There is no evidence that Hypatia undertook original mathematical research. However she assisted her father Theon of Alexandria in writing his eleven part commentary on Ptolemy's Almagest. It is also thought that she also assisted her father in producing a new version of Euclid's Elements which has become the basis for all later editions of Euclid.

In addition to the joint work with her father, we are informed by Suidas that Hypatia wrote commentaries in Diophantus's Arithmetica, on Apollonius's Conics and on Ptolemy's astronomical works. The passage in Suidas is far from clear and most historians doubt that Hypatia wrote any commentaries on Ptolemy other than the works which she composed jointly with her father.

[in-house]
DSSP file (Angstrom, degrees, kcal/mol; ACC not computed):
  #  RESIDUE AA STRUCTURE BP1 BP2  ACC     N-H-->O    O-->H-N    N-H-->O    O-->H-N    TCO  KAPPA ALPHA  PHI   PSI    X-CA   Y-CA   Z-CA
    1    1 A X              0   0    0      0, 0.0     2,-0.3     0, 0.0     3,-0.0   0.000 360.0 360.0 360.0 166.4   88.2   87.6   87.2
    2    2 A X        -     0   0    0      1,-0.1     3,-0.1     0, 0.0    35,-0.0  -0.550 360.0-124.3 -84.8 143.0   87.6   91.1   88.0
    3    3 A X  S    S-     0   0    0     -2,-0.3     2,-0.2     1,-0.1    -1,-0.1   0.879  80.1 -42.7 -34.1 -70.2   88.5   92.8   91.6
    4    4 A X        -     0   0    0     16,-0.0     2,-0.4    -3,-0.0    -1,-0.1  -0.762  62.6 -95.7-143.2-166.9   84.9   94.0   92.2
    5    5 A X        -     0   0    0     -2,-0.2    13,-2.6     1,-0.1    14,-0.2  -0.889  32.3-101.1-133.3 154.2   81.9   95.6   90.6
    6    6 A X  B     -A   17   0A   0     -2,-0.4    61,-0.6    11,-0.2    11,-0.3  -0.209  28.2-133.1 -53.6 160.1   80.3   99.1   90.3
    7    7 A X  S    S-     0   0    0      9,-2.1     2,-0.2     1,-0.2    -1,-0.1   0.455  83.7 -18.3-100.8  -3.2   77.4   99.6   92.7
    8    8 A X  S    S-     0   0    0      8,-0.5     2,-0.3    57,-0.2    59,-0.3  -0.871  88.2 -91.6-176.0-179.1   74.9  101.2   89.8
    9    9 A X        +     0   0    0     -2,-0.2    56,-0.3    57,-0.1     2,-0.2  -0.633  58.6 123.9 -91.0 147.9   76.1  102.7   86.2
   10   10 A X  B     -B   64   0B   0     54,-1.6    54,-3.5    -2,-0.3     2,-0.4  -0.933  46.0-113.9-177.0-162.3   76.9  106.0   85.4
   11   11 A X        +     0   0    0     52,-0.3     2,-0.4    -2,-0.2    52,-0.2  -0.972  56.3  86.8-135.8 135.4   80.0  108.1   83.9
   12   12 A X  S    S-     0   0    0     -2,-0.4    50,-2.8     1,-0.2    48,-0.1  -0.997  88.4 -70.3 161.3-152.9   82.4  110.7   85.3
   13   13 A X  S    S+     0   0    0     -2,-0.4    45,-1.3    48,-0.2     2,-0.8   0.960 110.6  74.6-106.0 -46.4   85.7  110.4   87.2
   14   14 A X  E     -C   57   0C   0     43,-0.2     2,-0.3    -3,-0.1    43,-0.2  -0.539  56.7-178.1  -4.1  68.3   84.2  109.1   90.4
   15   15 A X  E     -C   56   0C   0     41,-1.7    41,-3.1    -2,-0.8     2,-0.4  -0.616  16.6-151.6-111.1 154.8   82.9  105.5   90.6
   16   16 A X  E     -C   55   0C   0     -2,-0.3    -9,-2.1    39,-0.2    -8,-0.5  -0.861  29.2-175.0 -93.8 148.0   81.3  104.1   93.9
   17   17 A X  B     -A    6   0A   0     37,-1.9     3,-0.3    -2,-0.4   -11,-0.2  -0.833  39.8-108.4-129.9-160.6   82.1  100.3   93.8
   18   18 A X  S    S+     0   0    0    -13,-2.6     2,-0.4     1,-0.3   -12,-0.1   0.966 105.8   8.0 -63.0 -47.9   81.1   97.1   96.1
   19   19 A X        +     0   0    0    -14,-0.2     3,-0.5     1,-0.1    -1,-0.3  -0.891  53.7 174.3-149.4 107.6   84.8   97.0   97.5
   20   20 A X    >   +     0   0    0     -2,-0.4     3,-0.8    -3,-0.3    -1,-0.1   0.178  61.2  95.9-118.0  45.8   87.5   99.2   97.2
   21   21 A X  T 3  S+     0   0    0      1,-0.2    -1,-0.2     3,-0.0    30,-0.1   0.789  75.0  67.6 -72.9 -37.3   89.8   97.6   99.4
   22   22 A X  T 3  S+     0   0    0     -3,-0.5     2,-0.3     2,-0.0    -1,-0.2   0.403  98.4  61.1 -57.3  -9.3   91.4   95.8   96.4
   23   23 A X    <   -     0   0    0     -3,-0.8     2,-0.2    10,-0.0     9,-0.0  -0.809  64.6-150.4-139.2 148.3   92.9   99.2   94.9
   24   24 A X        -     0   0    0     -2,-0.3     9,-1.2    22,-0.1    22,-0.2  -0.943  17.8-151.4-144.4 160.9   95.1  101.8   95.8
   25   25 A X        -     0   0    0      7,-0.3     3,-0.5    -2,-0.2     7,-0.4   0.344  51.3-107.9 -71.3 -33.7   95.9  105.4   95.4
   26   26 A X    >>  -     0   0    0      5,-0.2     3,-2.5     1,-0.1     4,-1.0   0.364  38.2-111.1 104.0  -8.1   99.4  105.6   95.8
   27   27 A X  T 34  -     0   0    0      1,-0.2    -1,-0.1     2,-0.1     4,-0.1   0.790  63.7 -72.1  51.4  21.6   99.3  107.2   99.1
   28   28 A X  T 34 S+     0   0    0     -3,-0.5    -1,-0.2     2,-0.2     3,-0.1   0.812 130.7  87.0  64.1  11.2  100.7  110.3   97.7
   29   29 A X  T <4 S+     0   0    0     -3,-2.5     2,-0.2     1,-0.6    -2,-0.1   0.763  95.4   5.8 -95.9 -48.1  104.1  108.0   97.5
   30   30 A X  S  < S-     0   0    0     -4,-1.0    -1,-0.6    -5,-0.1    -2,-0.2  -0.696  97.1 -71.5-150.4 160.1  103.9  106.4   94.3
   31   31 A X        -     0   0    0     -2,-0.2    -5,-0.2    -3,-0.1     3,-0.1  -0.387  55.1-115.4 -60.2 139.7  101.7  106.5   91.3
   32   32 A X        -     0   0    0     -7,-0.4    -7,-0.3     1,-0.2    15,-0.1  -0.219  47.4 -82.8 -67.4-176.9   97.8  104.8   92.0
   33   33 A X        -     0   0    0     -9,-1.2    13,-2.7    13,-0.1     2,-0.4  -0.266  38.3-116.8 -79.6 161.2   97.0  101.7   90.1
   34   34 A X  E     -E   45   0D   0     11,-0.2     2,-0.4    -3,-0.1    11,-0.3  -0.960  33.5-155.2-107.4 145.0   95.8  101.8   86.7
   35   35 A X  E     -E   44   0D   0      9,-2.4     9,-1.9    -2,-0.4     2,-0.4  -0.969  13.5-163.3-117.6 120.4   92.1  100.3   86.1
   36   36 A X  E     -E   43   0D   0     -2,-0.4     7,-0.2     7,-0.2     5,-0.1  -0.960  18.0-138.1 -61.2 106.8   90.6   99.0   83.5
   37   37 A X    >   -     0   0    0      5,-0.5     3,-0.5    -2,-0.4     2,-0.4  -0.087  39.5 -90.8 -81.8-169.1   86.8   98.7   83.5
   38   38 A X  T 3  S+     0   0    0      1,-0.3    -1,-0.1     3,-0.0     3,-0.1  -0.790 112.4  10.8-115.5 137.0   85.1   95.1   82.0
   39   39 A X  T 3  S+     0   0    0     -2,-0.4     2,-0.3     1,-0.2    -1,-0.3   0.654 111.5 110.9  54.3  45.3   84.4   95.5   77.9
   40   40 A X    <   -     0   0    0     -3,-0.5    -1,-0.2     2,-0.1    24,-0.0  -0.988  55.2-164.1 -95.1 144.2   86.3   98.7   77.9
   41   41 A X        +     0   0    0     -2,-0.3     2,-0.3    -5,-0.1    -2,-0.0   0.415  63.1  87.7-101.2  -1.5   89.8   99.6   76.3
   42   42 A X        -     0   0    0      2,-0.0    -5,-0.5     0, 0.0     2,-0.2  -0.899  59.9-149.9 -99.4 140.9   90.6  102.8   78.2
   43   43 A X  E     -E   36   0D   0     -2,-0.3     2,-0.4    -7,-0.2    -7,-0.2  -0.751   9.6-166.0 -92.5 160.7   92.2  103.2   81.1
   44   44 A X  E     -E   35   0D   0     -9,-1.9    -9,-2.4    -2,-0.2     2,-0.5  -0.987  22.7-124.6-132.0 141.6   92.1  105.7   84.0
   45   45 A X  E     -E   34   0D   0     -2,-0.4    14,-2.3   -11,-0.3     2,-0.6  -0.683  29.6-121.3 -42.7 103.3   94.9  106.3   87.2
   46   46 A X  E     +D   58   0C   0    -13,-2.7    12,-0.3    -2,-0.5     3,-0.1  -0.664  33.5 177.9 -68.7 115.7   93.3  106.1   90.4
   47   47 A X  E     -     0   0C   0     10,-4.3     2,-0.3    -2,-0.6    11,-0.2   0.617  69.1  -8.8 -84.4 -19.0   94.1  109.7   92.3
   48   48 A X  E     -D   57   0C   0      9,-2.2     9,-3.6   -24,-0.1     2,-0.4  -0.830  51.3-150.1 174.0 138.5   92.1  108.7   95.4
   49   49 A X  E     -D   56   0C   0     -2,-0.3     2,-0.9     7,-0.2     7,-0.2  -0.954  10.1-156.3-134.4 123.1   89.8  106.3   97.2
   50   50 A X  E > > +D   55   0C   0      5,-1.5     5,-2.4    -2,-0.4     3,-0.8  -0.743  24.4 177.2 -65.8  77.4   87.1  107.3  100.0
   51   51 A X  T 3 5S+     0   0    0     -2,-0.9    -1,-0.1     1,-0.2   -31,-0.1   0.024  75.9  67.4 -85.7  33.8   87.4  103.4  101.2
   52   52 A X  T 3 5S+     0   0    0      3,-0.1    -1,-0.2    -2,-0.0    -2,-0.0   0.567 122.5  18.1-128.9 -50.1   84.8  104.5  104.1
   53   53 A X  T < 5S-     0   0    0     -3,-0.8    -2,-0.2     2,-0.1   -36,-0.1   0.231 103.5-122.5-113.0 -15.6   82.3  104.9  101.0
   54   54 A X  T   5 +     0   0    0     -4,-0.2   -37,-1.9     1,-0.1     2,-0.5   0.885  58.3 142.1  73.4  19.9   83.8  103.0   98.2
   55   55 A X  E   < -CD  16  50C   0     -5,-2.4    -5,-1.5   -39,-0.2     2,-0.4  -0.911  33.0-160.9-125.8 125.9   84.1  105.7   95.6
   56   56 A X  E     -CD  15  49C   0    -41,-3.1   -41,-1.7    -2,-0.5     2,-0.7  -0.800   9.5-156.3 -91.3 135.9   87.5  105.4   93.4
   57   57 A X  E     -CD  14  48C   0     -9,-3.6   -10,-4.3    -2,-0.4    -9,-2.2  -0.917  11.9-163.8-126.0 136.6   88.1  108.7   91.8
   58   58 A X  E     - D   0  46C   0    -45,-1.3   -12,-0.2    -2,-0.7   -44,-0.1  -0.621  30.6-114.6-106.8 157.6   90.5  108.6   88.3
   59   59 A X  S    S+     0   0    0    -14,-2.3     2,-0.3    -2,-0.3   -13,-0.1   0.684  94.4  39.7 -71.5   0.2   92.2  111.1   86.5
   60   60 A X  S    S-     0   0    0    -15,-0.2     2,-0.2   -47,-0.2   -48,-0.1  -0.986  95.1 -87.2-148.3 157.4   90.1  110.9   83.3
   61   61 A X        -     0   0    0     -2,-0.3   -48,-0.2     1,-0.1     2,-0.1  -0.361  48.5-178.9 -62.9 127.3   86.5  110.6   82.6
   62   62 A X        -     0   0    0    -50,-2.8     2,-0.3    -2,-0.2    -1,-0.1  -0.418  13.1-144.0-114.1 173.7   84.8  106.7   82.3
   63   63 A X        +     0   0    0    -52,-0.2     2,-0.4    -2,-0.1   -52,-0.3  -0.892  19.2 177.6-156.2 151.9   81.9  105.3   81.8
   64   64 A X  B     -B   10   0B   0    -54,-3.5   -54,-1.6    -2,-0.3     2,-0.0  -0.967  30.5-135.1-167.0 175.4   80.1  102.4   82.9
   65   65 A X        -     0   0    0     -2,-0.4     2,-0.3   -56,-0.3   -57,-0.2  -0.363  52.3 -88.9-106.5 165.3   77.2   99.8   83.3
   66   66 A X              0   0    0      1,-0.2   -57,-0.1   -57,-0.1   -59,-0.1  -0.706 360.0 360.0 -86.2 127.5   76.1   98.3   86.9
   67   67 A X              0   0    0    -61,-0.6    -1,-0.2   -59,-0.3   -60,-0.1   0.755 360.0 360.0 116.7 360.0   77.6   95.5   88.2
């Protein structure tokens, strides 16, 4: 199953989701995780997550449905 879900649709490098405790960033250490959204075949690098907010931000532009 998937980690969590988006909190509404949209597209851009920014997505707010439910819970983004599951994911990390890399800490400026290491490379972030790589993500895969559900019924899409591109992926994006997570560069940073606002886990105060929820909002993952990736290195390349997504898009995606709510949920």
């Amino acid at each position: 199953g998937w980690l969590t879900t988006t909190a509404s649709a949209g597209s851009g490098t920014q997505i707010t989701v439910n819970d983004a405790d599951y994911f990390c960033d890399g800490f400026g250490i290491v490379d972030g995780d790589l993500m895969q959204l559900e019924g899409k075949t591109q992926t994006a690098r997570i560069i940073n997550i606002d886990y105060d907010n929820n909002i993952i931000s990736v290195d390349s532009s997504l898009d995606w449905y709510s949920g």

All Hypatia's work is lost except for its titles and some references to it. However no purely philosophical work is known, only work in mathematics and astronomy. Based on this small amount of evidence Deakin argues that Hypatia was an excellent compiler, editor, and preserver of earlier mathematical works.

As mentioned above, some letters of Synesius to Hypatia exist. These ask her advice on the construction of an astrolabe and a hydroscope.

(collected)